NZ's Intellectual property interests

  • Susy Frankel, Chris Nixon, Megan Richardson and John Yeabsley “The Challenges of Trans-Tasman Intellectual Property Coordination” in Susy Frankel and Deborah Ryder (eds) Recalibrating Behaviour: Smarter Regulation in a Global World (LexisNexis 2013). This paper considers three areas of intellectual property law; a single trade mark regime, shared patent examination and parallel importing regulations in relation to the regulatory approaches of harmonisation and coordination in a trans-Tasman context. The purpose of the paper is to analyse which approach, or combination of approaches, are most likely to benefit New Zealanders and the subsequent regulation they may be subject to. The paper clearly outlines the advantages and disadvantages of harmonisation and coordination for New Zealand in each area and uses a decision criteria and a set of questions to measure which approach is more appropriate. A counterfactual base case is then used to compare against the decision making criteria, which in all cases is the ‘current regulatory setting’. This process, once worked through in the paper, results in an enlightening discussion on regulation in these areas and recommends harmonisation for a single trade mark regime and parallel importing regulations and coordination for shared patent examination.

  • See also Susy Frankel and Megan Richardson “Trans-Tasman Intellectual Property Coordination” in Susy Frankel (ed) Learning from the Past Adapting to the Future: Regulatory Reform in New Zealand (LexisNexis, 2011).

Patents as a trade issue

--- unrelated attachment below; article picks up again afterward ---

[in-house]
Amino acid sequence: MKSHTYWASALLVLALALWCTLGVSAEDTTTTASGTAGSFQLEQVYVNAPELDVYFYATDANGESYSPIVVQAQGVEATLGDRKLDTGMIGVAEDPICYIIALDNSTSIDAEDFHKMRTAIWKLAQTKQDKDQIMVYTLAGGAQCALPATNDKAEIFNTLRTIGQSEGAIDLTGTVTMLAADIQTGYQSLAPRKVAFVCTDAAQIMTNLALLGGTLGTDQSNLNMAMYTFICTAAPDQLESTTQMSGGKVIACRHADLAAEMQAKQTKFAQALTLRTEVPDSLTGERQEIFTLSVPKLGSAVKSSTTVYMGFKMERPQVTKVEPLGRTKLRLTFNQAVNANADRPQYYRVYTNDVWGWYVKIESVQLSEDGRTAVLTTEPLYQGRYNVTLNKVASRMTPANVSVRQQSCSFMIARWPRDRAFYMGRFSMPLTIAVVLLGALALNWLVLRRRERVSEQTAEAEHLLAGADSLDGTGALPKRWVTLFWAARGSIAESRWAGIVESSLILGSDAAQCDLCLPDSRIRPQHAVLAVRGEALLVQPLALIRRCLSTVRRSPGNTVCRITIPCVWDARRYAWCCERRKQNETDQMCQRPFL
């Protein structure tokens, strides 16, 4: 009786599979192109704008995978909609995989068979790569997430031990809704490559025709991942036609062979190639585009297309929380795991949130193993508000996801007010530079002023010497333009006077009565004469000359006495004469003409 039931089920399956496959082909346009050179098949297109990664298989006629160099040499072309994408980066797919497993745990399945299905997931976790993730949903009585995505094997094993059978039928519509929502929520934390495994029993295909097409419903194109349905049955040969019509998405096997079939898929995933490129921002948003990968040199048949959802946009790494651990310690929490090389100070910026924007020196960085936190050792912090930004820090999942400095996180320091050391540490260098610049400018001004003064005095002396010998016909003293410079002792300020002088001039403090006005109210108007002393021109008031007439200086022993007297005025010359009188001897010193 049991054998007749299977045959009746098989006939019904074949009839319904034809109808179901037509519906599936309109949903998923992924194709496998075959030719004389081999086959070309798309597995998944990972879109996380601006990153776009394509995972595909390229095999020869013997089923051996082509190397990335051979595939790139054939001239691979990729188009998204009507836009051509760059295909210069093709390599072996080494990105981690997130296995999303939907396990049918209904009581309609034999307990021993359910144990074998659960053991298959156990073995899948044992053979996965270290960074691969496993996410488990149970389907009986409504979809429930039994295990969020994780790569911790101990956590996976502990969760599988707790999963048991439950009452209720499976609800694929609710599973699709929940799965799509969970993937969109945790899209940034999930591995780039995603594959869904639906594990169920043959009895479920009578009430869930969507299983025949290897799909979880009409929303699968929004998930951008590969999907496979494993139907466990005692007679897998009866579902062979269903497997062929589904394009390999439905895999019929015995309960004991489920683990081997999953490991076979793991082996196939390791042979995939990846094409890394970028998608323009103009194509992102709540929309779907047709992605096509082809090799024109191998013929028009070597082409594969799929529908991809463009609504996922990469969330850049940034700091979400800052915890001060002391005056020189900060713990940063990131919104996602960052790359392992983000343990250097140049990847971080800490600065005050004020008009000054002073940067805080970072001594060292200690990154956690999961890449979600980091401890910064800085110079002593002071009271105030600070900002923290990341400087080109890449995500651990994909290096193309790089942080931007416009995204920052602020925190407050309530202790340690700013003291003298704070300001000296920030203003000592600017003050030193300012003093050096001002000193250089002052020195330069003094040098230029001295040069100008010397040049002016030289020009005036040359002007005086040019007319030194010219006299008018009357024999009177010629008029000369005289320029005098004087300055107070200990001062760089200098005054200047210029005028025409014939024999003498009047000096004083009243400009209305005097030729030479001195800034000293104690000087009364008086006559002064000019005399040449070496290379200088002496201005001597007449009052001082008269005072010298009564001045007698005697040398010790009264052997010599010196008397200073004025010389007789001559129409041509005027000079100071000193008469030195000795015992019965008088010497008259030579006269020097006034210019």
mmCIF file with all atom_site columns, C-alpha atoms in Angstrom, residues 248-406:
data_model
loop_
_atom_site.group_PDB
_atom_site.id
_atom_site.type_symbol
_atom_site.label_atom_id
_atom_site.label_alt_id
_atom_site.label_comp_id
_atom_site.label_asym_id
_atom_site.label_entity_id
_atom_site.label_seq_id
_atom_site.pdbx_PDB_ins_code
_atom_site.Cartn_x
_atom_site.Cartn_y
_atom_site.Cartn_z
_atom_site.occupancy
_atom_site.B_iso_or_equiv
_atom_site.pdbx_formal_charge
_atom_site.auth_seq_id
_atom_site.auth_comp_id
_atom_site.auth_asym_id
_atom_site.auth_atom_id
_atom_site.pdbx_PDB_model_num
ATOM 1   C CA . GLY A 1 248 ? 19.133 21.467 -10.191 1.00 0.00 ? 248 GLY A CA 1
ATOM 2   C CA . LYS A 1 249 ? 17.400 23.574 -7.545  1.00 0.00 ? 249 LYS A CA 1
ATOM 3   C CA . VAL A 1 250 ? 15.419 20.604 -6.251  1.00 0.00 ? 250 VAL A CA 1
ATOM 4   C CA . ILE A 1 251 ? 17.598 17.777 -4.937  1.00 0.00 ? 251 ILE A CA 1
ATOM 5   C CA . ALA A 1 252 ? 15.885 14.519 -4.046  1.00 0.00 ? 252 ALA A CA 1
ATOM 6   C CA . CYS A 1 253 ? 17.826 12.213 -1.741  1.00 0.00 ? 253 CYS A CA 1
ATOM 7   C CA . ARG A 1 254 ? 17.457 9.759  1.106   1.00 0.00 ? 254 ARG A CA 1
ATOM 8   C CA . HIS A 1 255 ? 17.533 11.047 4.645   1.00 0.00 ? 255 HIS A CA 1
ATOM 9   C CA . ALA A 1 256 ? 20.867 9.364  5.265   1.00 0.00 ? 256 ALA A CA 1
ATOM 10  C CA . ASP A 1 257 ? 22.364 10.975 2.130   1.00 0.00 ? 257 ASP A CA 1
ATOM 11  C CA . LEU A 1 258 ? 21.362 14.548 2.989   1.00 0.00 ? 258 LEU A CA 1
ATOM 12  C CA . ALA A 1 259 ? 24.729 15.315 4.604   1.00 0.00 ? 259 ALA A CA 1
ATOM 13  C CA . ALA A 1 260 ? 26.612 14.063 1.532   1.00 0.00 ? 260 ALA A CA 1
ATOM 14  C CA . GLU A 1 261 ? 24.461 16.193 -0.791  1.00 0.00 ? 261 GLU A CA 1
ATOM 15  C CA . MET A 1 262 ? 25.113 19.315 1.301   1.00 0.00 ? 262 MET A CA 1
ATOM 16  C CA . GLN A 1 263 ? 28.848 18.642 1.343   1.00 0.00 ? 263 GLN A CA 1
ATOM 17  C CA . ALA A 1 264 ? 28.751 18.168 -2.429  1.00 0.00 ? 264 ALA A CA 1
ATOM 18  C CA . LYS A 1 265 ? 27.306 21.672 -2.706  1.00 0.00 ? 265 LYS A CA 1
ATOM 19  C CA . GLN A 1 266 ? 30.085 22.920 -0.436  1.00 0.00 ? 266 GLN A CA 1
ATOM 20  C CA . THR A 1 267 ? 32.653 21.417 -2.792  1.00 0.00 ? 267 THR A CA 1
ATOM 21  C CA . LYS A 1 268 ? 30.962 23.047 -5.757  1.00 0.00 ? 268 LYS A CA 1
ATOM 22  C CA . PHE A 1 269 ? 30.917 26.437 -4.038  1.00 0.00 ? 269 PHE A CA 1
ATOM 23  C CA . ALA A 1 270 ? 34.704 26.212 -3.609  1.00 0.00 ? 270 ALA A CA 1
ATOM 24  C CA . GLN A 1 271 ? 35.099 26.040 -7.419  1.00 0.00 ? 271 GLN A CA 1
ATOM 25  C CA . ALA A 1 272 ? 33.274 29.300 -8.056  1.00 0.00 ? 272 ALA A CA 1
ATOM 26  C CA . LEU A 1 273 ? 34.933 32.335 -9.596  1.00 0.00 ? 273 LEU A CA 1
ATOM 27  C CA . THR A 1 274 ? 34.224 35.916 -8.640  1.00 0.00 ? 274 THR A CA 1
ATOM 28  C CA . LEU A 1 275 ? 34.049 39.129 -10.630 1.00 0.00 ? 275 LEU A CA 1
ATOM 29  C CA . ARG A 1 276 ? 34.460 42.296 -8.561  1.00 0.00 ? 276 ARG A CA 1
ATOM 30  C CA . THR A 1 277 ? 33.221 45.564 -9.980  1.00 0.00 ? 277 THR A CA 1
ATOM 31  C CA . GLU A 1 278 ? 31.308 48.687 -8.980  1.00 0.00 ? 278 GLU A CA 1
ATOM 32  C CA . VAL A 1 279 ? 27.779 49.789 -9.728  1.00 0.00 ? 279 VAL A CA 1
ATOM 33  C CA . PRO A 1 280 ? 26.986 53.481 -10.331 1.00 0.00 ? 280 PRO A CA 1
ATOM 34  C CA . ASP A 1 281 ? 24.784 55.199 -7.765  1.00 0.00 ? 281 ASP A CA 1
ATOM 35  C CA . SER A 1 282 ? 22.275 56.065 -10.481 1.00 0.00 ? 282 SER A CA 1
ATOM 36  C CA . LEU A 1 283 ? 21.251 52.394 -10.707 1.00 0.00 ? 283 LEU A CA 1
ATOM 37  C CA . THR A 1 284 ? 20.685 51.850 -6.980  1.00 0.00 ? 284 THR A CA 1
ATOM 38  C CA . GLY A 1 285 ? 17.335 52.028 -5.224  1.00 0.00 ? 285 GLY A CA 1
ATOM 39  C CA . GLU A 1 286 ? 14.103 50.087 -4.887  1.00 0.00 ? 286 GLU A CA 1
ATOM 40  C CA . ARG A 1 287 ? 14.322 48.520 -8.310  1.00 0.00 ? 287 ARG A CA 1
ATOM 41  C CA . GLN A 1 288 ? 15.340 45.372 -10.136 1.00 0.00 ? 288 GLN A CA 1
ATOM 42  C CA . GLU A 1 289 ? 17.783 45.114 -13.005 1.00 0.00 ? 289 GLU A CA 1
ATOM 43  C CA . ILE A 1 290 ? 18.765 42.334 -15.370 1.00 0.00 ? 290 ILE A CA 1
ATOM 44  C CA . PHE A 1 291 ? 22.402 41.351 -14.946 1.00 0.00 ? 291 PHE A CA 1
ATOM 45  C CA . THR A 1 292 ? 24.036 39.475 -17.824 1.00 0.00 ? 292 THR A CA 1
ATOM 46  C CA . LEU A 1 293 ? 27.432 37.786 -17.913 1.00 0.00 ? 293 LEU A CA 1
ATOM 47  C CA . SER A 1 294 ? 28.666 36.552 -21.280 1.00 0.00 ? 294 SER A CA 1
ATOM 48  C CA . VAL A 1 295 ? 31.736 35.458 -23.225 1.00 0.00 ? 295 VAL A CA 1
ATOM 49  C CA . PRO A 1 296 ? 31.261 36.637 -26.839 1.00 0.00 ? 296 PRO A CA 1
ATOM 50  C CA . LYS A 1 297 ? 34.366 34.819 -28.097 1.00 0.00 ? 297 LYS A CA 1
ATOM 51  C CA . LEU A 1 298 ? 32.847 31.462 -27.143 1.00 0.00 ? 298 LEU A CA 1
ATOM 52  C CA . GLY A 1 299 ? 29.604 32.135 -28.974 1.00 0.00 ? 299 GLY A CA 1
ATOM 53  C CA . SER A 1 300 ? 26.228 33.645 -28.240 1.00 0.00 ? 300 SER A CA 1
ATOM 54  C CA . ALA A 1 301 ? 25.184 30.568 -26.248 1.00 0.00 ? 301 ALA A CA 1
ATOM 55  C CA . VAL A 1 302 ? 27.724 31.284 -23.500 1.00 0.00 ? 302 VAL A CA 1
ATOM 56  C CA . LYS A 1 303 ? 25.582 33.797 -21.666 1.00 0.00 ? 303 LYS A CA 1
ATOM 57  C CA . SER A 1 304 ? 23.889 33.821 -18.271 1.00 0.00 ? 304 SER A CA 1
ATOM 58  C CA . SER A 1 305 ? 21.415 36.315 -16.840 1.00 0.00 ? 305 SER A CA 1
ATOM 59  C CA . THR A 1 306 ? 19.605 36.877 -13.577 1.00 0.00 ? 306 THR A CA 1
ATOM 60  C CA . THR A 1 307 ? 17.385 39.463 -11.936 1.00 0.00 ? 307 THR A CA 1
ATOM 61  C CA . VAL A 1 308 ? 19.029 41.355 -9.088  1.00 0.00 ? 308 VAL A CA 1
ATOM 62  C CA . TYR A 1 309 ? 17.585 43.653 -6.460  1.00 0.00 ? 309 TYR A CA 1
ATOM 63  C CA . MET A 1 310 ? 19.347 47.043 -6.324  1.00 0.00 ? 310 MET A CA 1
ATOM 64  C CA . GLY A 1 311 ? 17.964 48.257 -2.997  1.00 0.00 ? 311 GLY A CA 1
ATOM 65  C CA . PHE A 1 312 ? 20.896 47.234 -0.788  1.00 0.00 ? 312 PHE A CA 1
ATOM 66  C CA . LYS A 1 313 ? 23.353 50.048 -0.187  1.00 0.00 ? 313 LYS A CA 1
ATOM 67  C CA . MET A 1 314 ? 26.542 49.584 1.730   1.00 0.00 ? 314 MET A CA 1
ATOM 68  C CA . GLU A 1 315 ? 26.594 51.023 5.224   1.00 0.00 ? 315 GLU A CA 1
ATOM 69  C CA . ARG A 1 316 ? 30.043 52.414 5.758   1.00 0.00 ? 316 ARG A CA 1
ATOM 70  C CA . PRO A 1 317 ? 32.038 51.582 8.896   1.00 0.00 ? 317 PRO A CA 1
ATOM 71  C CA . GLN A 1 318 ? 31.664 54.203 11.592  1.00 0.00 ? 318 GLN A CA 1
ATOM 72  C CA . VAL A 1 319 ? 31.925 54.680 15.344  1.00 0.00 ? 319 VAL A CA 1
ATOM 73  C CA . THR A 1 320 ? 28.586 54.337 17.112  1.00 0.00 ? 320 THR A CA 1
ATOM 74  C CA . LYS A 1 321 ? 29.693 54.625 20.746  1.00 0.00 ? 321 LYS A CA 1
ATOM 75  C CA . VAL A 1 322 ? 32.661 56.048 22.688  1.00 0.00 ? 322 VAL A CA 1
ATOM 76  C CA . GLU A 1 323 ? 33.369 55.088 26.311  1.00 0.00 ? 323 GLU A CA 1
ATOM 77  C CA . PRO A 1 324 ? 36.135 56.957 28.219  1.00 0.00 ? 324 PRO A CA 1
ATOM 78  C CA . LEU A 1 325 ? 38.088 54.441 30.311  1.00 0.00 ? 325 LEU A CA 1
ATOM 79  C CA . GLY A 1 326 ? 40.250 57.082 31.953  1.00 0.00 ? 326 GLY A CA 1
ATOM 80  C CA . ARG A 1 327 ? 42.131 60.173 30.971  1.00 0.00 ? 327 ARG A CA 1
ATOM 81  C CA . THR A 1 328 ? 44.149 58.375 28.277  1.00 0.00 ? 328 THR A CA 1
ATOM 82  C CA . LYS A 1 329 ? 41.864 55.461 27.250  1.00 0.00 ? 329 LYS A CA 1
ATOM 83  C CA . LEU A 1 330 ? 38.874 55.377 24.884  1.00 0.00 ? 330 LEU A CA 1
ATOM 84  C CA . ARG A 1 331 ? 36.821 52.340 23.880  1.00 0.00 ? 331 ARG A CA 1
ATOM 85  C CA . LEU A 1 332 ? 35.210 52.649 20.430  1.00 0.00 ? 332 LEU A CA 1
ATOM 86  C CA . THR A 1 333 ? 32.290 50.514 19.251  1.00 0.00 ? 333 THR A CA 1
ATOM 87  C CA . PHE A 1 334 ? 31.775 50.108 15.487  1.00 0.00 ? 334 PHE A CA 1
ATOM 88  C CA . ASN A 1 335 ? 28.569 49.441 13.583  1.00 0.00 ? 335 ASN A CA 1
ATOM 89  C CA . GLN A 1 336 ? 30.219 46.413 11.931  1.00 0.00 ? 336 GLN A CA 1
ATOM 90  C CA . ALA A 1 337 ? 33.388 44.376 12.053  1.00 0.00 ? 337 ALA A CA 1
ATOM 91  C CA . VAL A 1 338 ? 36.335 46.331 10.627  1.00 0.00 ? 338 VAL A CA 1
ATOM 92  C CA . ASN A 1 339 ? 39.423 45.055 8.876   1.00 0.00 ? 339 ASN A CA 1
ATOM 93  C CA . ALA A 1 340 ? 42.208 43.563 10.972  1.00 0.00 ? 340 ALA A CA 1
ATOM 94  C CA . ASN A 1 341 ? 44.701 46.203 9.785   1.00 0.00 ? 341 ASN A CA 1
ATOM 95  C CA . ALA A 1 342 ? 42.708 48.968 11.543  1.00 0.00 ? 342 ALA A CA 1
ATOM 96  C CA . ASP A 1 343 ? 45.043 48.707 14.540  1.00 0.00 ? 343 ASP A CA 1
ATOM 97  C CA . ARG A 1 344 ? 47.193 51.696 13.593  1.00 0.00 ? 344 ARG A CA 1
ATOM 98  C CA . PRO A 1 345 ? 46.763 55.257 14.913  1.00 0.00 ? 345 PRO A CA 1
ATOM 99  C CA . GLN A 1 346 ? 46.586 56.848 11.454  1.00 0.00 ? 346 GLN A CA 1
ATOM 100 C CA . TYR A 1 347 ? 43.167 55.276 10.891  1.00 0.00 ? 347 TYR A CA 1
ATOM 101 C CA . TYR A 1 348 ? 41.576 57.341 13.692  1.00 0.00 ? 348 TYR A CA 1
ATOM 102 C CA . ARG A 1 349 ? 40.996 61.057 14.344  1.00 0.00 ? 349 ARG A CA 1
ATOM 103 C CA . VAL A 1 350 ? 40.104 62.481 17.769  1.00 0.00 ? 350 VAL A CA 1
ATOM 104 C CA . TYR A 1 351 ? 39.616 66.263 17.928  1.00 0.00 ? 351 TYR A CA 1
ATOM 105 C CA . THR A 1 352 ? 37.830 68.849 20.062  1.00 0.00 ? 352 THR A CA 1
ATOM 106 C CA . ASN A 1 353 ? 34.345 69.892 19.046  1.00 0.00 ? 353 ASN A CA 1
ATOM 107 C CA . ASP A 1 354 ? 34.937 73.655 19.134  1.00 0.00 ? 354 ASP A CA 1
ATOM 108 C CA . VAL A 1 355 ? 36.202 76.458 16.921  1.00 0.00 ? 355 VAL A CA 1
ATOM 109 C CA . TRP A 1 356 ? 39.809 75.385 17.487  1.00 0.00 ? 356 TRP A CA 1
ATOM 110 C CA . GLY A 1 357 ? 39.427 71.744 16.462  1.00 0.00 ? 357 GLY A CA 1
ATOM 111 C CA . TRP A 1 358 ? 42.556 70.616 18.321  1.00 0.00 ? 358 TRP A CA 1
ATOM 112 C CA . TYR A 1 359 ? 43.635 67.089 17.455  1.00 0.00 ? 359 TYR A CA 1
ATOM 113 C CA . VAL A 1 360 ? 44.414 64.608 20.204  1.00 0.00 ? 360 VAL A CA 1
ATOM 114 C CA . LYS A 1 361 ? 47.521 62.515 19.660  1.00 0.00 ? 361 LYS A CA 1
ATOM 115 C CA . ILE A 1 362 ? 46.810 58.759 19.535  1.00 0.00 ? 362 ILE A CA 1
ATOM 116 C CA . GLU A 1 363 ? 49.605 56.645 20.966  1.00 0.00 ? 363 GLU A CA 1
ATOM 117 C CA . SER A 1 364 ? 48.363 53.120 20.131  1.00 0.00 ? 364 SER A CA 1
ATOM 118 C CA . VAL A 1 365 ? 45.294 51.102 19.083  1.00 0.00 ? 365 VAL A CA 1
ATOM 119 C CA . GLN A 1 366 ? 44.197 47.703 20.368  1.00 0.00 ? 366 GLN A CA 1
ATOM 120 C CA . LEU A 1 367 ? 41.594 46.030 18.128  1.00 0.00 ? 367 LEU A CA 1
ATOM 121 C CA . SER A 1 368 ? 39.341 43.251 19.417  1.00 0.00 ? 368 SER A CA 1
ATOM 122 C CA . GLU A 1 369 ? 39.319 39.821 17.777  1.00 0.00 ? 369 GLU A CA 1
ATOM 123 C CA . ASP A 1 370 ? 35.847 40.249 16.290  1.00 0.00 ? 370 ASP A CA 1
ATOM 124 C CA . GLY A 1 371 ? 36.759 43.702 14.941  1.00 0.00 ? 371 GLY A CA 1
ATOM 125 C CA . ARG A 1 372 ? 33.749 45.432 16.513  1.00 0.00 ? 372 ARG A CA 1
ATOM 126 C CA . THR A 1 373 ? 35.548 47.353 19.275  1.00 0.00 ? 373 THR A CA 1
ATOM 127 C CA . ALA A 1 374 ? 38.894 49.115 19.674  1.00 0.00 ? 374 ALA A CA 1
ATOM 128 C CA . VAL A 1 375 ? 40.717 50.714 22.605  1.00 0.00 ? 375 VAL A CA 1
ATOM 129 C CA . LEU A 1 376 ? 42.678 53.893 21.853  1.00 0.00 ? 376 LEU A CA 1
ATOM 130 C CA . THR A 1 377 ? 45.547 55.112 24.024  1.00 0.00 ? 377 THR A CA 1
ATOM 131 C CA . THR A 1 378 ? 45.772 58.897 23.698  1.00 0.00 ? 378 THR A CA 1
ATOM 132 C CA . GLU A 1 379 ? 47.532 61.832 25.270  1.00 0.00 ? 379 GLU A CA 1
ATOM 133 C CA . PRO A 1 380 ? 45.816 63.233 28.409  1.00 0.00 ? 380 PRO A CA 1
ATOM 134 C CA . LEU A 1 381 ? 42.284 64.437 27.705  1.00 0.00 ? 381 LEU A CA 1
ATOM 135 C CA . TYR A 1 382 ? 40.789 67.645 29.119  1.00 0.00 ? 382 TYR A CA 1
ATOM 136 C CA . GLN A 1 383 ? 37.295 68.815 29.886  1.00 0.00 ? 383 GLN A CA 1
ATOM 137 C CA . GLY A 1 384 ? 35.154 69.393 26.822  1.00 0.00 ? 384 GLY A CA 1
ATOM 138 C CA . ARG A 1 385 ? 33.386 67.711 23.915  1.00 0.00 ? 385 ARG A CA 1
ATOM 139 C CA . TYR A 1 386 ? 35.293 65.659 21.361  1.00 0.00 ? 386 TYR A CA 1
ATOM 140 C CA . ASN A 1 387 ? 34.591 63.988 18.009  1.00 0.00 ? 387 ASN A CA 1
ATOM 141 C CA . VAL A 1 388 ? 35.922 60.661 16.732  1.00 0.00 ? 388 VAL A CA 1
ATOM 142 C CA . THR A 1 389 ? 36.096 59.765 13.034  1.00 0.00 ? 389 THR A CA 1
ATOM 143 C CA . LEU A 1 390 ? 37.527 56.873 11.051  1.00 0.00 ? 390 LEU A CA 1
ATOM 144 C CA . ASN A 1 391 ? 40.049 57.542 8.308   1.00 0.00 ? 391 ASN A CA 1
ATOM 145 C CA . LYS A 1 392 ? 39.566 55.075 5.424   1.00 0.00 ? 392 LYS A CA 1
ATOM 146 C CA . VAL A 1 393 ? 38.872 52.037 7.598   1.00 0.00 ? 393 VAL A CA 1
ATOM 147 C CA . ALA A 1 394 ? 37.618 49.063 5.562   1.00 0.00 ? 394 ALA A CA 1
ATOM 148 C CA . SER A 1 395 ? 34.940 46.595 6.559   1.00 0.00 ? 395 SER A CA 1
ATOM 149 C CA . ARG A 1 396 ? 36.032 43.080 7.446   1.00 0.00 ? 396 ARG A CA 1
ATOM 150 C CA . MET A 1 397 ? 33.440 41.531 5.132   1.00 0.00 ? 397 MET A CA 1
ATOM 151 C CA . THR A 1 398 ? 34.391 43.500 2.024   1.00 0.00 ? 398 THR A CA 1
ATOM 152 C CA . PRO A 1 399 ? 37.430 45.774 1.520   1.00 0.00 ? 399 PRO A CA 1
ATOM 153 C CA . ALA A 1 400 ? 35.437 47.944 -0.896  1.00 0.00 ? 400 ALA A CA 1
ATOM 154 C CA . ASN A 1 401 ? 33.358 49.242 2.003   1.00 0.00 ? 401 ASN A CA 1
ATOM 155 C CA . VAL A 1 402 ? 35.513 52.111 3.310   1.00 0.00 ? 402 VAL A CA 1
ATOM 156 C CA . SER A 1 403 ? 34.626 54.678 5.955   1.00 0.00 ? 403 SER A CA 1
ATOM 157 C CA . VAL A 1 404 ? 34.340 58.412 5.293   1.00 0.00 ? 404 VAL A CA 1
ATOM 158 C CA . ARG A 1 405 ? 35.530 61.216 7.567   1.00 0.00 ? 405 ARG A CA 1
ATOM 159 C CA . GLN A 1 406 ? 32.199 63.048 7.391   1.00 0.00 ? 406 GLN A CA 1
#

• Susy Frankel, Meredith Kolsky Lewis, Chris Nixon and John Yeabsley “The Web of Trade Agreements and Alliances, and Impacts on Regulatory Autonomy” in Susy Frankel and Deborah Ryder (eds) Recalibrating Behaviour: Smarter Regulation in a Global World (LexisNexis 2013). This chapter analyses how globalisation has changed and continues to change the nature of trade policy, and consequently affects the ways in which international trade policy interacts with domestic policies to shape the structure of domestic regulation. The chapter compares and contrasts the structure and negotiating methods of different types of trade agreements and alliances and looks at the circumstances where one type of agreement may favour New Zealand over another. The chapter proposes that the multilateral (or many party) agreement is the preferred one because New Zealand has a better chance of coordinating interests with like-minded countries. Conversely, agreements where New Zealand interests either are given no say, or where they are not accommodated because the “top-down” dictated terms are too strong, are not considered the best economic strategy. Agreements which are often, although not always, more of a “bottom-up” integration process tend to work better to improve the overall New Zealand position. Whatever the form of the agreement, the pros and cons need to be carefully considered, particularly where the terms of the agreement may become multilateralised. The chapter uses patent law and particularly the demands of the United States, in the Trans-Pacific Partnership (TPP) negotiations, to illustrate the potential difficulties of such top-down agreements. The chapter relies on detailed research not only about trade agreements, but also about how New Zealand no longer has patent term extension and why the current demands of patent term extension represent an economic loss for New Zealand. The question discussed is that when there is such a loss, what the gain is. As well as the TPP, the chapter looks at what is known as ASEAN + 6 negotiations and the durability of that potential arrangement.